As a teacher & former StarCraft 2 coach - what do you think is the most important aspect of StarCraft 2 that you'd put before anything else?
"This answer is different regarding the race you play, but I think the willingness to accept a loss is incredibly important. Mechanics-wise, as a very passive, reactive Protoss player myself, I believe that scouting as Protoss is incredibly undervalued and used."
Moving onto yet another topic - You are moving to Italy in August, where you will work as a teacher. What do you hope to learn from this experience and what do you look forward to the most?
"I am looking forward to competing at Dreamhack Winter woohoo! Beyond that, my move to Italy is a chance to travel and see the world, while still doing what I love."
Speaking of Italy, and here, your StarCraft 2 fans holding their breath now, because this is a question they all would like to have answered from you - Any plans in regards to you and your StarCraft 2 future? Planning to make a comeback? And if so, in which form? Playing, coaching, making content for the community? Just tell me, can't hold the breath for much longer, Ryan!
"I actually just started playing and streaming again recently. I used to be a pretty popular streamer, but obviously as I stopped playing my popularity has died. I want to train to compete at Dreamhack Winter, as I’ve already stated, as well as MLG events on my return. That being said, I want a full return where I’m a better player than I was before."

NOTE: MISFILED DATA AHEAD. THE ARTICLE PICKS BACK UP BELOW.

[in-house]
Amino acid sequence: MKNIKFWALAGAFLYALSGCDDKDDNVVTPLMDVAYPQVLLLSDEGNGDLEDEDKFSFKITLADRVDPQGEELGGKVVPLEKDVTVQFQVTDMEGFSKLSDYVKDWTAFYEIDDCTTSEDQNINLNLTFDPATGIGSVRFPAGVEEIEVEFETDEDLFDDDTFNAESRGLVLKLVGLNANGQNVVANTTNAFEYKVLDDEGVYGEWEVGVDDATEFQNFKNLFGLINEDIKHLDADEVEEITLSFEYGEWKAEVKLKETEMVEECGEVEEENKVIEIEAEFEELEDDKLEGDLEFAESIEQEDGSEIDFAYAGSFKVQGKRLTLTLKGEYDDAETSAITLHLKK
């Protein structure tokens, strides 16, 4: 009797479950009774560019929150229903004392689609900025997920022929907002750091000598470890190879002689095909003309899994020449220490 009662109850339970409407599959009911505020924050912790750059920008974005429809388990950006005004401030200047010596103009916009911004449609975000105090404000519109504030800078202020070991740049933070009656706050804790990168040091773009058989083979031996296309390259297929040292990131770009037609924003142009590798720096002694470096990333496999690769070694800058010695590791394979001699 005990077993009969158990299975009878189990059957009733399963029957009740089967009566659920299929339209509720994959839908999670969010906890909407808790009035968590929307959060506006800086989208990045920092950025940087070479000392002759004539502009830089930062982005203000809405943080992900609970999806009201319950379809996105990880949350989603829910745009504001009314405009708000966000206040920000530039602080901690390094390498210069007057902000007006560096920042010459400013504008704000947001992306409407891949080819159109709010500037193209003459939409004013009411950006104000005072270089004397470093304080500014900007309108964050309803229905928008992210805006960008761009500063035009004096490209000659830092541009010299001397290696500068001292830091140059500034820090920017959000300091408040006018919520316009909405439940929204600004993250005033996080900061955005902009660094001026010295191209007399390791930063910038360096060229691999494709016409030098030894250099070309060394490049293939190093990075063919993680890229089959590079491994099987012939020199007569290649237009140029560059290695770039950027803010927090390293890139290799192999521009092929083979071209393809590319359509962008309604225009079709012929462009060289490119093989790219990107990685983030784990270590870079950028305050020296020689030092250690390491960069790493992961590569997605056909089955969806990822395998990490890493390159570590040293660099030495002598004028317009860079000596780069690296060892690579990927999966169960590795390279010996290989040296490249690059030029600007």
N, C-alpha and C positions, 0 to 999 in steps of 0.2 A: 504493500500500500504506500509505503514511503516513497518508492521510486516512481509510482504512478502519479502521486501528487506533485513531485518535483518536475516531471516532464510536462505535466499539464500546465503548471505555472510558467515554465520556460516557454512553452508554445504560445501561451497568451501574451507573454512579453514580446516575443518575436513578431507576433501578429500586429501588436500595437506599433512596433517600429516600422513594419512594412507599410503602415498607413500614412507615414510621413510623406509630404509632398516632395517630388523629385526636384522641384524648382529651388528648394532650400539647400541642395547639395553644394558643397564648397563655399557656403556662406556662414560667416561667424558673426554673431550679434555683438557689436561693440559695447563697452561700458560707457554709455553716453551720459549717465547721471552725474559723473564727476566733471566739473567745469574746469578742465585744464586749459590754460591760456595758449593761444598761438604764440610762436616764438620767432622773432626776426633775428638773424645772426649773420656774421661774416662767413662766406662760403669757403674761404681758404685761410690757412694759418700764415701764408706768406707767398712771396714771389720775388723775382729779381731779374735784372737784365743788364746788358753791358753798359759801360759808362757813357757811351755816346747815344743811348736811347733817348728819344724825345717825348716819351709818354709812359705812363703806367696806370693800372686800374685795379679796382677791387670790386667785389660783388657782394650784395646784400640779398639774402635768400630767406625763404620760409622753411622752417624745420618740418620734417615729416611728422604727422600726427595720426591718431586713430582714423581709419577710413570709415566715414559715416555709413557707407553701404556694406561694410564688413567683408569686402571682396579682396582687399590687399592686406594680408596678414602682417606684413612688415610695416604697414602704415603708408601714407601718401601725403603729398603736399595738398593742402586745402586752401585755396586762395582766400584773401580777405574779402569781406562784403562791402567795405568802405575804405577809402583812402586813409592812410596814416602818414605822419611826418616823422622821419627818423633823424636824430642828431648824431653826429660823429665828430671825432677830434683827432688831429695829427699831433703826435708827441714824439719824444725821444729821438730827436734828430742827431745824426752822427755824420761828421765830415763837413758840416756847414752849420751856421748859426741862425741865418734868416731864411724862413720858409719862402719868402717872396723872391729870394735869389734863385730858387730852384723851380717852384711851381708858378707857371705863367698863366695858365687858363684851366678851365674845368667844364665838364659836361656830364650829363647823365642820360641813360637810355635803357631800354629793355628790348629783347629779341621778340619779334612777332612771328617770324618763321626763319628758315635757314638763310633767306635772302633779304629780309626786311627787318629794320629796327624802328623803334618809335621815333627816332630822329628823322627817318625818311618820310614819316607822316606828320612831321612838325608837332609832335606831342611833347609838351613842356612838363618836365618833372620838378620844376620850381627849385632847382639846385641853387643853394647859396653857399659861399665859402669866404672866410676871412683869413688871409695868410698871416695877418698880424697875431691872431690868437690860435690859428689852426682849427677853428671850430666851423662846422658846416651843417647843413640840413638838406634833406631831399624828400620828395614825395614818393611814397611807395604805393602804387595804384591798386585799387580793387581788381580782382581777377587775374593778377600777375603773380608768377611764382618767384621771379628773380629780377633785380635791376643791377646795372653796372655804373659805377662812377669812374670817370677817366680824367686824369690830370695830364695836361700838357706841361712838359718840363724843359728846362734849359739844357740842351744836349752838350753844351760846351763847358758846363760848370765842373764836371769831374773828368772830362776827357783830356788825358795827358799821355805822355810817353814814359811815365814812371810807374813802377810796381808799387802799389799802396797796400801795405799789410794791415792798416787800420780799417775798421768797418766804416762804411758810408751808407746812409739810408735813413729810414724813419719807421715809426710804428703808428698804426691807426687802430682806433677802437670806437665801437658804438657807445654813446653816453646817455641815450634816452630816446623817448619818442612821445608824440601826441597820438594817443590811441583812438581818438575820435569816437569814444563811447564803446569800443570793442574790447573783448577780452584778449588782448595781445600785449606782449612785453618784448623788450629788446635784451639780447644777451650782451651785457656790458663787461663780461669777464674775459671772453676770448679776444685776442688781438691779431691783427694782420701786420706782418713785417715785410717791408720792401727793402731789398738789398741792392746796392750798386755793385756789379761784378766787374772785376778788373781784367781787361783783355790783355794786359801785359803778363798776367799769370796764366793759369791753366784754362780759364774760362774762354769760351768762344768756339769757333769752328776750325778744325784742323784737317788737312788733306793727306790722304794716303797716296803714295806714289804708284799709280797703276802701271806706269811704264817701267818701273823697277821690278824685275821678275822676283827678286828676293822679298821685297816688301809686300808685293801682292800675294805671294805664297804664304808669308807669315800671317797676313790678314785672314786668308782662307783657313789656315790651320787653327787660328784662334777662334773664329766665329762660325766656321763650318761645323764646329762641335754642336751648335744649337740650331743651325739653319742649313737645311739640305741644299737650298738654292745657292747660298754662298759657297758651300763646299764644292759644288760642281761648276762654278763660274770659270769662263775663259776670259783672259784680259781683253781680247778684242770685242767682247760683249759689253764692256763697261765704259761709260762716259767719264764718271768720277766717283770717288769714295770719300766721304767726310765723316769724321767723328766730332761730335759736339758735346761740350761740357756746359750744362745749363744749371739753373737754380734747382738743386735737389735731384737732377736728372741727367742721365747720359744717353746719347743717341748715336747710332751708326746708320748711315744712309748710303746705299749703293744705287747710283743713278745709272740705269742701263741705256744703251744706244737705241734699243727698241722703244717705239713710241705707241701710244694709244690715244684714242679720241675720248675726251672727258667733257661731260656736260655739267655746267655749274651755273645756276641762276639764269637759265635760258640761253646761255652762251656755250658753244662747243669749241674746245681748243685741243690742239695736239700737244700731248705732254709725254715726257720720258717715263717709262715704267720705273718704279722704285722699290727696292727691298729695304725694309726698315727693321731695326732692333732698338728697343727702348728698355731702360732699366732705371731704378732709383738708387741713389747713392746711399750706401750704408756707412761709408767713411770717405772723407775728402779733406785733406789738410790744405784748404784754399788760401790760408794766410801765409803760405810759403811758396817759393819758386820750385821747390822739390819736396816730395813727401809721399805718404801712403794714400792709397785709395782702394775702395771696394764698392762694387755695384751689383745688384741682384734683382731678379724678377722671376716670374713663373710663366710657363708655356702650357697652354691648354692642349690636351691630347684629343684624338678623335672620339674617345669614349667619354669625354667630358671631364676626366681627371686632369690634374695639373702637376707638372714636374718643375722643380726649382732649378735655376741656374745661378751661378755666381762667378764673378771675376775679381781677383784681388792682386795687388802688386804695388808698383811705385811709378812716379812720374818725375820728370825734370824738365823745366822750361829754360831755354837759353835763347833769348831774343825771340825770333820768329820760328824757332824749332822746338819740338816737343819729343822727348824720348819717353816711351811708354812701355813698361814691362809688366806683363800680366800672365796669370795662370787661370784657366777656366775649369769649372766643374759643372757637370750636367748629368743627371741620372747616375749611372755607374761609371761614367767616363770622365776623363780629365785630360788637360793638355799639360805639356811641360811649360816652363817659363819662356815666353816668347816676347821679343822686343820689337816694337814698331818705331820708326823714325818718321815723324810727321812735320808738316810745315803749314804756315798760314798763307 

Me and my interrogations. Just endure for a little while longer. Of course, I want you to tell me what your other hobbies are, as we are not only live by StarCrafting... well, some of us! (winks) Any other games you enjoy playing? Anything you love doing in your free time?
"I’m a huge soccer (football) fan, so currently my life has been work, starcraft, EuroCup 2012! I have a very good Brasilian friend I’ve known forever during WC3 years, and are hoping to stay with him during the next World Cup "
Obligatory question - your plans for the coming year? Goals, wishes, dreams?
"I don’t like to set goals as daily things can upset them, but my wish is to become a strong, recognized player in the SC2 scene again."
Time to let you breath a little. Thank you for your time, Ryan, it's always a pleasure to talk to you. Any last shoutouts, anything else you'd like to say? Anything, really, not going to censor you, promise! (winks)
"Huge shoutout to compLexity Gaming, my teammates, and our sponsors Creative Sound Blaster, QPAD, Gamma Gamers, Origin, and Crash the System! Beyond that, huge thanks to my ever-so-supporting girlfriend Sarah that always has my back regarding my gaming and nerd habits . Thanks so much for the interview Jana!"
Spike reacted to PrEeN for a blog entry, Zombie Report 2 - The Horde On The Move
I said it before and I'm going to say it again...Zombie Be Real!